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RE: st: gologit2

From   David Jacobs <>
Subject   RE: st: gologit2
Date   Thu, 17 Apr 2008 21:14:57 -0400

A student and I have about 1300 U.S. state-years in a pooled time series analysis of a state legal outcome that is measured as an ordinal scale (I plan to cluster on the state IDs to adjust for the pooled nature of the data or to use the pooled ordinal estimators in Limdep if I have to).

I understand, of course, how to use the BIC test to compare models, but I don't understand how this test can be used to test for the absence of proportionality in an ordinal logit of probit analysis.

By the way, I can't get slogit to work at all (the Stata rountine won't give estimates) perhaps (?) because we have too many ranked outcomes in this dependent variable.

Thanks for your help in advance.

Dave Jacobs

BIC test to check out departures
At 04:15 PM 4/17/2008, you wrote:

--- David Jacobs <> wrote:
> > I don't yet find a solution for how to handle referees who often
> > can be mechanical and rigid about the departures they will allow
> > from the most conservative textbook practices.

--- Maarten buis <> wrote:
> The easiest way to make everybody happy when the Brant test rejects
> the null, is to show an ologit and a gologit, and (hopefully) show
> that the results are very similar. Then you can refer to the
> distinction between statistical and practical significance, or the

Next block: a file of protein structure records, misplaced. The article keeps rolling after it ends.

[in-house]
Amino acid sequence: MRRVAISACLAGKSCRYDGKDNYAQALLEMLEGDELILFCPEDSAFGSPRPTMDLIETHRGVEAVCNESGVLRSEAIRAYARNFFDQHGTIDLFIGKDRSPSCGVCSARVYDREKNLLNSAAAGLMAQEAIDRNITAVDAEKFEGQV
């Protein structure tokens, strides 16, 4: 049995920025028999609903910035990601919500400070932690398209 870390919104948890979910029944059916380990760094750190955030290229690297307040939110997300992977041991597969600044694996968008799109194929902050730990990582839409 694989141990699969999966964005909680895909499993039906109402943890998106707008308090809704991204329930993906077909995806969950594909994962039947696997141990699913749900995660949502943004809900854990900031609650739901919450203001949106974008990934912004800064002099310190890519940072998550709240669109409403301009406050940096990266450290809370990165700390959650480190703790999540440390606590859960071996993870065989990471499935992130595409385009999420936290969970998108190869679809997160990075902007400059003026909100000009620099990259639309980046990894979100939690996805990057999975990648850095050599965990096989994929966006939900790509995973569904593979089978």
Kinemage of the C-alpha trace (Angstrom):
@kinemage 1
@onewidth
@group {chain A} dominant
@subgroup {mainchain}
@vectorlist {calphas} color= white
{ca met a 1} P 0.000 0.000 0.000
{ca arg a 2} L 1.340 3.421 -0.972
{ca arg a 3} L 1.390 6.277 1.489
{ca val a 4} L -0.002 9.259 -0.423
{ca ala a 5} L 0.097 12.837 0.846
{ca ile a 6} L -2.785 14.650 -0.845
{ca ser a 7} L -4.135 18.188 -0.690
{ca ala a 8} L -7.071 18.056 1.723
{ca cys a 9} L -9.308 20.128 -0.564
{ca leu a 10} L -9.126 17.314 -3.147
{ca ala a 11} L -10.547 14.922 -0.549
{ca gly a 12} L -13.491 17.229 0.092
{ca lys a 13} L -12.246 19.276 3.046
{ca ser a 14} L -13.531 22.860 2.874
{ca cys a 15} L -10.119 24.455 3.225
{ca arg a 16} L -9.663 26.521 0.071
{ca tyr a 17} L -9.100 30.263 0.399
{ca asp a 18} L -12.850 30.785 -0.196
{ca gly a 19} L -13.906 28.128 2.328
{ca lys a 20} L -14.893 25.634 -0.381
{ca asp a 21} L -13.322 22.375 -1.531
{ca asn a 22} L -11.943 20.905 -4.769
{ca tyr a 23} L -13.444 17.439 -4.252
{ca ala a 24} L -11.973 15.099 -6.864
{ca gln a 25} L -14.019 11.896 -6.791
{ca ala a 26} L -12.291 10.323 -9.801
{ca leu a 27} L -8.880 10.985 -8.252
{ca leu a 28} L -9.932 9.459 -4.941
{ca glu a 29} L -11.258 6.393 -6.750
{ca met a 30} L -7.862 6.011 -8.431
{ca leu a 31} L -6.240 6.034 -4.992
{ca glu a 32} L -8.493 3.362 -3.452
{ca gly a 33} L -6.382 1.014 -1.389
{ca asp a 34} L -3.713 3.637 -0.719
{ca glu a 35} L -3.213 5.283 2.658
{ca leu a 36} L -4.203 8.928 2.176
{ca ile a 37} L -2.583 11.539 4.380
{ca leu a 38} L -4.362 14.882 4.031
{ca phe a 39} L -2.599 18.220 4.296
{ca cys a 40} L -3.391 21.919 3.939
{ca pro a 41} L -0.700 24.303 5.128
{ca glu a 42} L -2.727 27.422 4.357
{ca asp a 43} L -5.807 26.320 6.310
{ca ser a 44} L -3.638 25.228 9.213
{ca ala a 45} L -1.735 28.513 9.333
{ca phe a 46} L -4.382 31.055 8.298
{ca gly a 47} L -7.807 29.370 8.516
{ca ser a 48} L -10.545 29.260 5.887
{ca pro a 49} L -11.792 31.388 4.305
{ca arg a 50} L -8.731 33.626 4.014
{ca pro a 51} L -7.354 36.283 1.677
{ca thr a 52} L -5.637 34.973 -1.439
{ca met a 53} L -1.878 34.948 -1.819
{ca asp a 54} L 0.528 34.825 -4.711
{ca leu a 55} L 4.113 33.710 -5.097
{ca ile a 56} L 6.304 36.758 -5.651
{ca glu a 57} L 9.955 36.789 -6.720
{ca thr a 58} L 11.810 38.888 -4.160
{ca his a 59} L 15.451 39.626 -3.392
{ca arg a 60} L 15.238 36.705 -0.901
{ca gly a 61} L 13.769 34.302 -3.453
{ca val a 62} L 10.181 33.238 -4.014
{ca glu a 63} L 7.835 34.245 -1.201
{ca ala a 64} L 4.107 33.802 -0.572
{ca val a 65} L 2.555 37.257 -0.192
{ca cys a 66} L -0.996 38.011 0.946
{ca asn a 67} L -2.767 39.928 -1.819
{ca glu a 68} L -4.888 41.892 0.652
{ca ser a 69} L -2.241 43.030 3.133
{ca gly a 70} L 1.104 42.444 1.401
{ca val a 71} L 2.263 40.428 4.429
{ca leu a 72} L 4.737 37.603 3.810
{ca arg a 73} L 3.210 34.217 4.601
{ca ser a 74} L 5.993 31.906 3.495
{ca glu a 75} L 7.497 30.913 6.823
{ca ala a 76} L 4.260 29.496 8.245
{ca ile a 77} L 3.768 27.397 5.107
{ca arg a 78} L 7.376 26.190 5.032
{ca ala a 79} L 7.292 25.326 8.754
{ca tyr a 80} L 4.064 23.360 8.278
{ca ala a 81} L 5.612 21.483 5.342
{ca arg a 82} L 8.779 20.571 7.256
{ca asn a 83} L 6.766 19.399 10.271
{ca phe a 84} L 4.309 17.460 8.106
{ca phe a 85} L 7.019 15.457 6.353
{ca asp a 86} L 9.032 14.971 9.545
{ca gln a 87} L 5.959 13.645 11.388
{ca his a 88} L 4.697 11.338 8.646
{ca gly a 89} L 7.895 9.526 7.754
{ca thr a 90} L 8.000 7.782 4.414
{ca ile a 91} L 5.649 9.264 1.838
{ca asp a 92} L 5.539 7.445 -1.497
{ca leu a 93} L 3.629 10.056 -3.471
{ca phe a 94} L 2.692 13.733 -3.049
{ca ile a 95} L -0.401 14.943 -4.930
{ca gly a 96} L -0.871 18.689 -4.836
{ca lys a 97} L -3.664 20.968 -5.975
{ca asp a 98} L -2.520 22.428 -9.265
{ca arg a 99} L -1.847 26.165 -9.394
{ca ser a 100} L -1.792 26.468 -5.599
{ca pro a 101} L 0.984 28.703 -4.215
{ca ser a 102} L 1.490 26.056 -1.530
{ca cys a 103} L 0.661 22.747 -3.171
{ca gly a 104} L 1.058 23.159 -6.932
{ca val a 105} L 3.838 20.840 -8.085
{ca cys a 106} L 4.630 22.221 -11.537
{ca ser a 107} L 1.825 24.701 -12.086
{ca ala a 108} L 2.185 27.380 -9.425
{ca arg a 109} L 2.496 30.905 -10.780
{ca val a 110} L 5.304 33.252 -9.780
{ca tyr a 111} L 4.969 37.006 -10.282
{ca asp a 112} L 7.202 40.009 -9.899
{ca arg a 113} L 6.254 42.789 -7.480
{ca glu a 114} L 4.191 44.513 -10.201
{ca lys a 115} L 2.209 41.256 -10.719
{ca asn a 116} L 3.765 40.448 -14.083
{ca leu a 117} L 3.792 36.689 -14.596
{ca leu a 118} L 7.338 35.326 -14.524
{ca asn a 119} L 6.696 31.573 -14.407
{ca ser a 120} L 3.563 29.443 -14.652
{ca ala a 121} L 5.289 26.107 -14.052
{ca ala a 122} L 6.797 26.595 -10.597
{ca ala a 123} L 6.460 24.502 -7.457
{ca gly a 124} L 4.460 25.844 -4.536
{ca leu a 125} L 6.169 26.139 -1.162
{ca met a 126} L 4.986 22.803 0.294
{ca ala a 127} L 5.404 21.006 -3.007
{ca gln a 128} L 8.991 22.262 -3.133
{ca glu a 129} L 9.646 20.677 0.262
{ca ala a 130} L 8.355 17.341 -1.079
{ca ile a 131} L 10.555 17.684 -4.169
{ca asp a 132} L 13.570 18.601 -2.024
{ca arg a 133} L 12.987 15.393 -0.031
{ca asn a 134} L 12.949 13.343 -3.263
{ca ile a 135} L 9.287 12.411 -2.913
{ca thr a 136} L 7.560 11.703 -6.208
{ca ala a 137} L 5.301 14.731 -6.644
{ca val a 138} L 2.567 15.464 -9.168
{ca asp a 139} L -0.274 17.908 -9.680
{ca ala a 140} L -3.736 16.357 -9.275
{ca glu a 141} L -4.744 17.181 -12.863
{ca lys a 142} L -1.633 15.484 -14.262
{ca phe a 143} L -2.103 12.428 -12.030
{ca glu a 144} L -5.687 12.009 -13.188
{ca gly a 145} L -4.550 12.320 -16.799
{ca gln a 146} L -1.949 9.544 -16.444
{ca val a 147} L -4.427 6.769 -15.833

> conclusion does not change, etc.

Alternatives are:
o If your dataset is large you can use (Raftery 1995), he does not deal
with -ologit- specificaly, but more generally with hypothesis
testing/model selection in large datasets. Than you can compare BICs,
these are less likely to reject the proporitonal odds assumption, and
if they do show strong evidence against the proportional odds
assumption you should probably be worried anyhow.

o You can use other methods for dealing with ordinal dependent
variables that are not surrounded by these ingrained practices, for
instance the stereotyped ordered logit (-slogit- in Stata). This is a
cheat, but if it gets you around the referees...

-- Maarten

Raftery, Adrian E. (1995).  Bayesian model selection in social research
(with Discussion). Sociological Methodology, 25, 111-196.

Maarten L. Buis
Department of Social Research Methodology
Vrije Universiteit Amsterdam
Boelelaan 1081
1081 HV Amsterdam
The Netherlands

visiting address:
Buitenveldertselaan 3 (Metropolitan), room Z434

+31 20 5986715

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